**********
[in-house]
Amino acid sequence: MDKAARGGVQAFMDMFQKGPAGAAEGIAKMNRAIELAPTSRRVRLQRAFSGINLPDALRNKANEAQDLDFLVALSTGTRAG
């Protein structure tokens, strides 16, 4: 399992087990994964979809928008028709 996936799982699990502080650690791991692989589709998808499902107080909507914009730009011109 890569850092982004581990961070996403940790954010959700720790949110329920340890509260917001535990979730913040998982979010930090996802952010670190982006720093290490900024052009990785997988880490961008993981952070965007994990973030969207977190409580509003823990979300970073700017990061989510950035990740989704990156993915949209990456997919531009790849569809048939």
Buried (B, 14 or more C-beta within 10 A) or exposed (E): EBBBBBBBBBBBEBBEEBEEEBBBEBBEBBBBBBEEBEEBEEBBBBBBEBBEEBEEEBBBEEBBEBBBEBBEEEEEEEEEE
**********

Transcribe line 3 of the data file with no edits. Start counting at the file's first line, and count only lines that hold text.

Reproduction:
């Protein structure tokens, strides 16, 4: 399992087990994964979809928008028709 996936799982699990502080650690791991692989589709998808499902107080909507914009730009011109 890569850092982004581990961070996403940790954010959700720790949110329920340890509260917001535990979730913040998982979010930090996802952010670190982006720093290490900024052009990785997988880490961008993981952070965007994990973030969207977190409580509003823990979300970073700017990061989510950035990740989704990156993915949209990456997919531009790849569809048939």